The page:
Nanobots, Smart Dust, 5G Wireless and Smart Cities
Nanobots, Neural Dust & Smart Dust
Bio-hybrid DNA bots and other creepy crawlies
Often depicted as mini metallic spaceships in science fiction, most of today's nanobots are actually created from algae, bacteria, DNA and other organisms already occurring in nature. Scientists and engineers discovered long ago that piggybacking on nature by controlling a biological organism is easier than building one from scratch with the same dexterity (see: cyborg roaches, beetles & dragonflies)
These types of 'nanobots' are currently being used in humans to target cancerous tumors and can be remote controlled with magnetic pulses or ultrasound after being injected into the bloodstream near the targeted area (usually in oxygen-depleted zones) carrying some sort of drug payload.
Key examples of these technologies:
Magneto-aerotactic bacteria nanobots - "...new nanorobotic agents capable of navigating through the bloodstream to administer a drug with precision by specifically targeting the active cancerous cells of tumours... 'These legions of nanorobotic agents were actually composed of more than 100 million flagellated bacteria -- and therefore self-propelled -- and loaded with drugs that are moved by taking the most direct path between the drug's injection point and the area of the body to cure.'..."
Algal-based nanobots - Another remote-controlled, biodegradable, cancer-killing nanobot, this time made from spirulina algae with fluorescent and magnetic properties for tracking and controlling it to remote areas of the body.
DNA-based nanobots - Made of DNA, this creation is capable of performing nanomechanical tasks such as finding, carrying and sorting molecular cargo like chemicals by using their nucleotide arms, hands, legs and feet to perform tasks and move around. They're smart enough to work alongside other bots in the same area without interfering with their tasks and it could be used to deliver medicines throughout the body, transport gene editing tools or for other programmable therapeutics.
Bio-based solutions represent a bulk of the nanotech in this category and scientists believe that these types of bots could eventually be programmed with as much detail as full sized mechanized robots.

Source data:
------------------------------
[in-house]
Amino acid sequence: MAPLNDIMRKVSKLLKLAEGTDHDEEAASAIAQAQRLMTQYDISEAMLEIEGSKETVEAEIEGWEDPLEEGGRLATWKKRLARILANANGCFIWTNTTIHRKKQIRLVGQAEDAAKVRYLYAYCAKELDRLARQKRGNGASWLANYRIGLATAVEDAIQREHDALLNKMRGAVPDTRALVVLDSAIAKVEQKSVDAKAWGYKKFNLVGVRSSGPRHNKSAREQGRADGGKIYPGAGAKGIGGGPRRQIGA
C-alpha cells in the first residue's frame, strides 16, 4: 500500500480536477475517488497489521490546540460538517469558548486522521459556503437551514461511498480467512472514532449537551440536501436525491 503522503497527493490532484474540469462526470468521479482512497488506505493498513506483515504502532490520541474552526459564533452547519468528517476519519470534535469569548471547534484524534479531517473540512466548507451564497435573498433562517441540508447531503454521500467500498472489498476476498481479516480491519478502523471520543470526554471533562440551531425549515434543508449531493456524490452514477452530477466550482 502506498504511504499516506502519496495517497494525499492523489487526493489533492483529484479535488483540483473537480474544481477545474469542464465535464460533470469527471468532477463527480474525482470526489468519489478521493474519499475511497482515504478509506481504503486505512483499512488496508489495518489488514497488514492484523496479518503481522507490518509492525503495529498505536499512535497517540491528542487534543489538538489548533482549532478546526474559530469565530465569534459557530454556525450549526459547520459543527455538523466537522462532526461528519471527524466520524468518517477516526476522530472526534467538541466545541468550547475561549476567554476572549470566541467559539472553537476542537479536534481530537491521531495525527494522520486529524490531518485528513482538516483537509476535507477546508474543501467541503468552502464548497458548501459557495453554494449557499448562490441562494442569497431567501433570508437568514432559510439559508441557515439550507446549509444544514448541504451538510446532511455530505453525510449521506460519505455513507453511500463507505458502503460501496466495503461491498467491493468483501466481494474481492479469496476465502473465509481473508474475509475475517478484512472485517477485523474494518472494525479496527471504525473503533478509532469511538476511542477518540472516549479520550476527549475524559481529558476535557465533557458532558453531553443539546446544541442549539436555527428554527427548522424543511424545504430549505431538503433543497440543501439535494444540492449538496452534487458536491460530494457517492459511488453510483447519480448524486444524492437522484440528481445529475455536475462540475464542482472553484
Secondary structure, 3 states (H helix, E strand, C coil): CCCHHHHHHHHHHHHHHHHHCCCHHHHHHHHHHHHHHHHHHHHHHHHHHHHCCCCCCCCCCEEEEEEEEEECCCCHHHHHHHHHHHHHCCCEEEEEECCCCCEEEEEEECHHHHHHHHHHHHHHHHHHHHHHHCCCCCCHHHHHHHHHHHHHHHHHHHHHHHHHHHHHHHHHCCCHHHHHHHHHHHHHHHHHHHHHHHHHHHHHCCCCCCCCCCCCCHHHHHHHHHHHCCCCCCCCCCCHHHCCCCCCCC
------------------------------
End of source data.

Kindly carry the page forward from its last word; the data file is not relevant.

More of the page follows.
However, researchers are also exploring nanobots made with electronics, such as 'neural dust,' which is perhaps best described as a Fitbit for the nervous system. Created from CMOS circuits/sensors, neural dust uses ultrasound to power a 3mm-wide implant that can wirelessly track and transmit real-time data from nerves, organs and muscles.
Development of neural dust took rise with funding from DARPA and a 2013 UC Berkeley paper (PDF) titled "Neural Dust: An Ultrasonic, Low Power Solution" conceptualizes a mature version of the technology, which could be used to create an implantable brain-machine interface with ultrasonic sensors that can stimulate specific brain areas.
Our bodies are quite permeable by ultrasound and DARPA envisions that ultrasonically powered brain implants with biosensors may one day be used to monitor health and regulate bodily functions ranging from bladder control to the movement of prosthetic limbs, eventually enabling 'self-healing' of the body and mind through so-called 'electroceuticals'.
Before neural dust, DARPA financed research through Berkeley in 1998 to create 'smart dust' -- technically known as 'microelectromechanical sensors' (MEMS) -- which is essentially an IoT device that can be placed anywhere in the environment to wirelessly monitor changes such as light, vibrations, temperature, humidity, magnetism or chemical signatures, acting as nerve-endings in an ad-hoc distributed network that provides full-spectrum intelligence.
5G: Enabling 'Massive IoT' and Smart Cities
Wireless virtual reality for your smart contacts
Rolling out over the next few years, 5G is expected to transform the world with ever-present wireless connectivity that will enable a smart grid of IoT devices comprised of nearly everything on earth, which could eventually facilitate an 'intelligence' that runs alongside everyday life, monitoring and reacting from a smart city's central autonomous control center.
Google, Facebook, Qualcomm, Verizon, AT&T, Nokia and Samsung are some of the companies contributing toward the 5G network, not to mention interest from governments around the globe. China, Japan and South Korea are currently leading in the deployment of 5G while the US and Europe are lagging behind, with projections for a worldwide network by the early-mid 2020s.